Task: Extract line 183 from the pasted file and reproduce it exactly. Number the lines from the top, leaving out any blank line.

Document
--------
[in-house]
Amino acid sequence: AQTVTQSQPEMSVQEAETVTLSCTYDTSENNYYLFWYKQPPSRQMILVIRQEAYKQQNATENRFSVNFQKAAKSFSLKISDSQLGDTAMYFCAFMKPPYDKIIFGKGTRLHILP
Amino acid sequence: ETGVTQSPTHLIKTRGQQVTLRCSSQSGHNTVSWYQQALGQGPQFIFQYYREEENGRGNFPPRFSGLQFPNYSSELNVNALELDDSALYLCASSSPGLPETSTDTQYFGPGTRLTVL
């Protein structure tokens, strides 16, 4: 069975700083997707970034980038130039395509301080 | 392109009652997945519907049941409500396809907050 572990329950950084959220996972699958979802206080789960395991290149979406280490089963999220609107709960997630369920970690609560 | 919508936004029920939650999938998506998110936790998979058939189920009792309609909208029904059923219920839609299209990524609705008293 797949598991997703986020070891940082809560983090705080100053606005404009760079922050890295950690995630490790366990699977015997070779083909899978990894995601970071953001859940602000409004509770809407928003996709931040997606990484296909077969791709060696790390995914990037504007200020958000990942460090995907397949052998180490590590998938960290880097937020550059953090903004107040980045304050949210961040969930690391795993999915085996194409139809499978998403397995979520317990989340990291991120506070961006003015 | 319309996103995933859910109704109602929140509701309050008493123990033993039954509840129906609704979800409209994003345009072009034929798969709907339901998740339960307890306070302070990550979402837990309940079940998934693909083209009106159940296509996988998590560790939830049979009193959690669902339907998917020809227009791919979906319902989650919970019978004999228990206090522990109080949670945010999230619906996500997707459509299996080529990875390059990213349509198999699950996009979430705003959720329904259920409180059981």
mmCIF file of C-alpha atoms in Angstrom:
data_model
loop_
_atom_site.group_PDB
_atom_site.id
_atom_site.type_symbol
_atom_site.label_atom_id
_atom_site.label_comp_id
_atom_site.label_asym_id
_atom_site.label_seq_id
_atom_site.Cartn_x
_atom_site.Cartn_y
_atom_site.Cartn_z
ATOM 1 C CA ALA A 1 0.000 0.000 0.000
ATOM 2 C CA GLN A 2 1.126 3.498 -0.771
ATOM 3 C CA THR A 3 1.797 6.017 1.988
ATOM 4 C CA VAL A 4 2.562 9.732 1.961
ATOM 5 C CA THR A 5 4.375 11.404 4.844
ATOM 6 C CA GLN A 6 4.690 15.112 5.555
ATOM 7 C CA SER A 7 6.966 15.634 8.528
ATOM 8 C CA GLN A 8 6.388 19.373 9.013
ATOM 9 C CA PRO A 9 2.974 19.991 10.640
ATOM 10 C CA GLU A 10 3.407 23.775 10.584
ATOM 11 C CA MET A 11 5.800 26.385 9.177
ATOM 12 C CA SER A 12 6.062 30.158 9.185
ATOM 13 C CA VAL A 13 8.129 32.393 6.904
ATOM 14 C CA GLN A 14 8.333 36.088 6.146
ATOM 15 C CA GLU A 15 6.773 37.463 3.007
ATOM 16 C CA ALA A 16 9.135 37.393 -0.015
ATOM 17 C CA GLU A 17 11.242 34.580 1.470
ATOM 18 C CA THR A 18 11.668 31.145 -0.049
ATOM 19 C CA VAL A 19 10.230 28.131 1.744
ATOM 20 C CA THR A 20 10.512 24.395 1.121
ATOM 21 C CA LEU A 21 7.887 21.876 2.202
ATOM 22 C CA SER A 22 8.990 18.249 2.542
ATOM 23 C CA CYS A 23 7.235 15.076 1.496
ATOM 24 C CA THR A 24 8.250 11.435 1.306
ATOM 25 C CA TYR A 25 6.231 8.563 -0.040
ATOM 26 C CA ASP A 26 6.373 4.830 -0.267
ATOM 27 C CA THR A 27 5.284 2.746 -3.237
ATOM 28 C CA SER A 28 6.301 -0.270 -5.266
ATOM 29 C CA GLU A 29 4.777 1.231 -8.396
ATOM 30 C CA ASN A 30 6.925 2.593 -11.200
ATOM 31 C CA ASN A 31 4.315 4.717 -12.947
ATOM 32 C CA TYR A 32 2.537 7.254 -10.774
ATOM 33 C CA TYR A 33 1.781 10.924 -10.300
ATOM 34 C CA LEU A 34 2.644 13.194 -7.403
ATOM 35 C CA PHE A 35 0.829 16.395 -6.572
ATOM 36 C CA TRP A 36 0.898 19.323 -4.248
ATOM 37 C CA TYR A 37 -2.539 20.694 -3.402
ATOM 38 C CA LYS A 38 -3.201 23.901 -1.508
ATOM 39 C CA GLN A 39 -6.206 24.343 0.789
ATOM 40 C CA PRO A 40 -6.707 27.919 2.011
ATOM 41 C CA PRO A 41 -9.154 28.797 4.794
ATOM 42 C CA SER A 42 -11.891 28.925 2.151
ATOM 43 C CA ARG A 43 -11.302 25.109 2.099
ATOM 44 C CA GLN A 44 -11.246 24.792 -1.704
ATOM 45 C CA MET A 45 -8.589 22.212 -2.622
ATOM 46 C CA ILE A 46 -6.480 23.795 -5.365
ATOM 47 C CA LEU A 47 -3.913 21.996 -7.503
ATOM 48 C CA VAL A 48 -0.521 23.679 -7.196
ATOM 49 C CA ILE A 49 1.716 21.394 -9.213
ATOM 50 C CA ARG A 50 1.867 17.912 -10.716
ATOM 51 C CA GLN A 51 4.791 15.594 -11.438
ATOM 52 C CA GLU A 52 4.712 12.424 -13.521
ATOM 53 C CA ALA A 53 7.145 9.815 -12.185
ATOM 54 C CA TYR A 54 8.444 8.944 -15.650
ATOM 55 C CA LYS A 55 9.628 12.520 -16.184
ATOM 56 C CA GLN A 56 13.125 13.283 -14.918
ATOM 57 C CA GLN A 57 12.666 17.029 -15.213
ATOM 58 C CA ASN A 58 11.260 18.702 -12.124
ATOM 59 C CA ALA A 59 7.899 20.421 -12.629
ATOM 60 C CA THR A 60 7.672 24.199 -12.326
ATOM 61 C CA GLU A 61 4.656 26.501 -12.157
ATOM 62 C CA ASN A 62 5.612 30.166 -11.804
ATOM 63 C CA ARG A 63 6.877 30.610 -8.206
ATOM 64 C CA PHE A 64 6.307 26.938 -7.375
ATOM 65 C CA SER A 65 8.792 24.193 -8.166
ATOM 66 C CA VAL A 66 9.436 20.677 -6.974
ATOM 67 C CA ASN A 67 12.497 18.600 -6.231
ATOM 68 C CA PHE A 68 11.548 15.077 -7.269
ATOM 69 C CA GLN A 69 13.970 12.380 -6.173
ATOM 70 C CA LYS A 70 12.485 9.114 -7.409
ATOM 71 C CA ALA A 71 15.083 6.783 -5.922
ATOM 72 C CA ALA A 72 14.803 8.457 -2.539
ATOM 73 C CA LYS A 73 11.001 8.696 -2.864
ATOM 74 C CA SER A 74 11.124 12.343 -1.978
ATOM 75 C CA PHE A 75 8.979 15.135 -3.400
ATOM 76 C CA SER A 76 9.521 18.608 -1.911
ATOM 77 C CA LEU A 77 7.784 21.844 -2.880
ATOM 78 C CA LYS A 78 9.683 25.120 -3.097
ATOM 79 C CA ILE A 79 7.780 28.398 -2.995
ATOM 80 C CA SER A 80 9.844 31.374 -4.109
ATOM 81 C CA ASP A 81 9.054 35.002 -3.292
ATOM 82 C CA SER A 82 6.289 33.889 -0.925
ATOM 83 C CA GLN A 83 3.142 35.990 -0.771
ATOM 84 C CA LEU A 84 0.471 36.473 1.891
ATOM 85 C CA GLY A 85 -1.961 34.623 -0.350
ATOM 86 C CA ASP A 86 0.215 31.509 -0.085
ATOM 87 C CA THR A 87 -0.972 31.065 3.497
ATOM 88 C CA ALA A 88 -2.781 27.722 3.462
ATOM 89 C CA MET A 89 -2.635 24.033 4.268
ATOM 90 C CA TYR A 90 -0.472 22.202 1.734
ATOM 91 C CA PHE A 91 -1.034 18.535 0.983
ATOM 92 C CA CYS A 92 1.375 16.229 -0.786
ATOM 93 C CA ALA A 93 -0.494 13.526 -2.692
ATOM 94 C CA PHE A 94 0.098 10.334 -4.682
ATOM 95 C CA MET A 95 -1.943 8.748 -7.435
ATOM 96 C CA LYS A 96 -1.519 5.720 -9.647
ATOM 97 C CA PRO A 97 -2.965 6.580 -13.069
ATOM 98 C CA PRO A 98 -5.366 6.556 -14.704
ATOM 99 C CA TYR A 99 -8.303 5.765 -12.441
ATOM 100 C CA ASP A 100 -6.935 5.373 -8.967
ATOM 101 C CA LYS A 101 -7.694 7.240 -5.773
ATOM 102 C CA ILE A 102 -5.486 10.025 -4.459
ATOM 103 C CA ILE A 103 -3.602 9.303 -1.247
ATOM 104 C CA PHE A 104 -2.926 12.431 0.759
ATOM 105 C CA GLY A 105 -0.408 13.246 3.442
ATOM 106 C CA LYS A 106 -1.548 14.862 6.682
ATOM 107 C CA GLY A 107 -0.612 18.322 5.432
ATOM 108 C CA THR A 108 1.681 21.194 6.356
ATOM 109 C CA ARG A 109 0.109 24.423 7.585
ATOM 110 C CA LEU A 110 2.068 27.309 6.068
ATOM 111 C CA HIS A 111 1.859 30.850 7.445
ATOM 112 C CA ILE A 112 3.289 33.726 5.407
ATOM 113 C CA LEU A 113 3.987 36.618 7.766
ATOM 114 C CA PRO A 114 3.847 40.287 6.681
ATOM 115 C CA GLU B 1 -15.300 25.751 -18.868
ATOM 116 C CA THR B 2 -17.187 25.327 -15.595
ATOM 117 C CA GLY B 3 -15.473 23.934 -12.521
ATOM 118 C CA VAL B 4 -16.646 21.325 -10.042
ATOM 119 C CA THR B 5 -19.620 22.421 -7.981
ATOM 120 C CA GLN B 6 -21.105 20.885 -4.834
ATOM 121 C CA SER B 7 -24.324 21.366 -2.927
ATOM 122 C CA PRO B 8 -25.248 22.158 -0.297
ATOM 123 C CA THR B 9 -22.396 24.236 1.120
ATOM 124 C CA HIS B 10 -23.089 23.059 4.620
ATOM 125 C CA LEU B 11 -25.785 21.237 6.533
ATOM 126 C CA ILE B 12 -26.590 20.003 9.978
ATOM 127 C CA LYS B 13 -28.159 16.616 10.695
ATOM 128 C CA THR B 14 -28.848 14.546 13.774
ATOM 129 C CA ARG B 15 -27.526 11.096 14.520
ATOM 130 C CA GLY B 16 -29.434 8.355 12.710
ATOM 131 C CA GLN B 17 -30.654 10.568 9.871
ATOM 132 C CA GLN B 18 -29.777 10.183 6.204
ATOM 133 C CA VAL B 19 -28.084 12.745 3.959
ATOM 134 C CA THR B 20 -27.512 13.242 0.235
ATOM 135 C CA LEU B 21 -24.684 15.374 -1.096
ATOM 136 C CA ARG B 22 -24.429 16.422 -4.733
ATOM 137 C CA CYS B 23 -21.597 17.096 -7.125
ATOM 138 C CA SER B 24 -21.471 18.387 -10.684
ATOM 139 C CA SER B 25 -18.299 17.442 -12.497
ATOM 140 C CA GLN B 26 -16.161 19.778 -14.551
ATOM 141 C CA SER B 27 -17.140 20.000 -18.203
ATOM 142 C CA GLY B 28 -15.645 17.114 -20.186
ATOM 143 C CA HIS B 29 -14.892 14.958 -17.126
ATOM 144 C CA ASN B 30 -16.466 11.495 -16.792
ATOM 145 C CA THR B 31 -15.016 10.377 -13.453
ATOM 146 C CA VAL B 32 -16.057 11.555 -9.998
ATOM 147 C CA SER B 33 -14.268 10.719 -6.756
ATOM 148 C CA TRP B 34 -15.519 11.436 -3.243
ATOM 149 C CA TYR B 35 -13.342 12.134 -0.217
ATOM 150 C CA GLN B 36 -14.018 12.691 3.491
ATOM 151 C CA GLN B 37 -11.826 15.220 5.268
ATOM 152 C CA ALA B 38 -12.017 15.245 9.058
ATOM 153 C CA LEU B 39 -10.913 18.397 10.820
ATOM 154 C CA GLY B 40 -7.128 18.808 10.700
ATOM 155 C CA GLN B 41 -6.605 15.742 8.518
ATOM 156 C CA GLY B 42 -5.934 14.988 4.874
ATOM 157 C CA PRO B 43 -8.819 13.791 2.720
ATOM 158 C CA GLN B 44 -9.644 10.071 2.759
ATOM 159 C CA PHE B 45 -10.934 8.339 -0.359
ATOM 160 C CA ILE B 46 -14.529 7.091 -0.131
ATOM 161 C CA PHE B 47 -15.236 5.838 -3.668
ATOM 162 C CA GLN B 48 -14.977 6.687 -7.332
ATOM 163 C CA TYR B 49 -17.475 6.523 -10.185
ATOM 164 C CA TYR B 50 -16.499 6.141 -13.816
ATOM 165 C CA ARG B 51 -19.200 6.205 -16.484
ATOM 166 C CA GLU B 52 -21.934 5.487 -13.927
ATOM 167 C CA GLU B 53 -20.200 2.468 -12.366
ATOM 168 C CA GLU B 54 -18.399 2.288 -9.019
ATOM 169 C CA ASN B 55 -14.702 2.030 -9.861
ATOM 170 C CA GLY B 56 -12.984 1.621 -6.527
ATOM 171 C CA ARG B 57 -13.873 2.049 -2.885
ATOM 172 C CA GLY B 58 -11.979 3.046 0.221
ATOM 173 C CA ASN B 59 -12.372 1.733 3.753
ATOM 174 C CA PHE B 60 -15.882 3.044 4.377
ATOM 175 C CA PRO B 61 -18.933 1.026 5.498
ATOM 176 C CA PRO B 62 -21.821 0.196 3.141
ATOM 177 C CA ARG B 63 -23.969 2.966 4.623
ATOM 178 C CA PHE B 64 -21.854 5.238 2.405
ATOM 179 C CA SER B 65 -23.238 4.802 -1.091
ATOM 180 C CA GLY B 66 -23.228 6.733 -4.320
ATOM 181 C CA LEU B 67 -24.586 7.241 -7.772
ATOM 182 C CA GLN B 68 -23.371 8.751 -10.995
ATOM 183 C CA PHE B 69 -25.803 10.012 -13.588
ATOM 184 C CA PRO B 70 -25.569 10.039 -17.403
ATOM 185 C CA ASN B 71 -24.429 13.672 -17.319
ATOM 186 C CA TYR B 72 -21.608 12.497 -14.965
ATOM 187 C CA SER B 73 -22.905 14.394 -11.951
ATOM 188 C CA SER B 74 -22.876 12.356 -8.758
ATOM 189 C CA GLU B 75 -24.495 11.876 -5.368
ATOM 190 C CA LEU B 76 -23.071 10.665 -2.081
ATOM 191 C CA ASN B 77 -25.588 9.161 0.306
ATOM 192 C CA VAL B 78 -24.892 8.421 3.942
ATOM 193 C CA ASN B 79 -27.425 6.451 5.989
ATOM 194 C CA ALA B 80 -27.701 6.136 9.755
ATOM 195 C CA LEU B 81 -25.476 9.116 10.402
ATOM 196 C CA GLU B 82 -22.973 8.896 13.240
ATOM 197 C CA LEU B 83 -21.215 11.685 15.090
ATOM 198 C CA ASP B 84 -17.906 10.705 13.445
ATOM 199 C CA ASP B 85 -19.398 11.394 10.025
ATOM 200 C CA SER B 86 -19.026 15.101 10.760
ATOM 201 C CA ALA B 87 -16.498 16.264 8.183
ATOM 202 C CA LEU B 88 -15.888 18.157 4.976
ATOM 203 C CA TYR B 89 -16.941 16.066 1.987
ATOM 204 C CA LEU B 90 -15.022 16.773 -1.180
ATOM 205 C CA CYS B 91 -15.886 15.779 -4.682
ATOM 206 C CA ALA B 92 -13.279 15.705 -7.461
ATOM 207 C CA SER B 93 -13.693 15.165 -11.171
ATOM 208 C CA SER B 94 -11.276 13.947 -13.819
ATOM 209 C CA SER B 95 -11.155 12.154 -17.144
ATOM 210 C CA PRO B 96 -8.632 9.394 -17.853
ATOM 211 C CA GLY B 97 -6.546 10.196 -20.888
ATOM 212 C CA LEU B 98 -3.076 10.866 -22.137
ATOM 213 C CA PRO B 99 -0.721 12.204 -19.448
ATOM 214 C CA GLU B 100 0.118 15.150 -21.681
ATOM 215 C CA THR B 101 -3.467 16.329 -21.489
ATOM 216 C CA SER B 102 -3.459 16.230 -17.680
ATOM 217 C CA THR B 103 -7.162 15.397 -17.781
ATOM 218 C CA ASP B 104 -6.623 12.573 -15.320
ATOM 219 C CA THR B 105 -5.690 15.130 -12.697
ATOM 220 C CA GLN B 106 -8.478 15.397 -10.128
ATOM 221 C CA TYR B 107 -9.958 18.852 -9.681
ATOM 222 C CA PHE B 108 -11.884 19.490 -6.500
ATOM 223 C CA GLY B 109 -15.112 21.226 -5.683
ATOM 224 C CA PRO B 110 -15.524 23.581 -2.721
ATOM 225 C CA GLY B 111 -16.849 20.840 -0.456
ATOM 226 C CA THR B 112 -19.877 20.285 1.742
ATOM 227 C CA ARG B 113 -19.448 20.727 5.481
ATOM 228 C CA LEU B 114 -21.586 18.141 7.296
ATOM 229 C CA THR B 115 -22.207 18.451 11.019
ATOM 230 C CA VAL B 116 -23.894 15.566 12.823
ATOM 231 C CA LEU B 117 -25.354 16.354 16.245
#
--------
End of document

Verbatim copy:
ATOM 166 C CA GLU B 52 -21.934 5.487 -13.927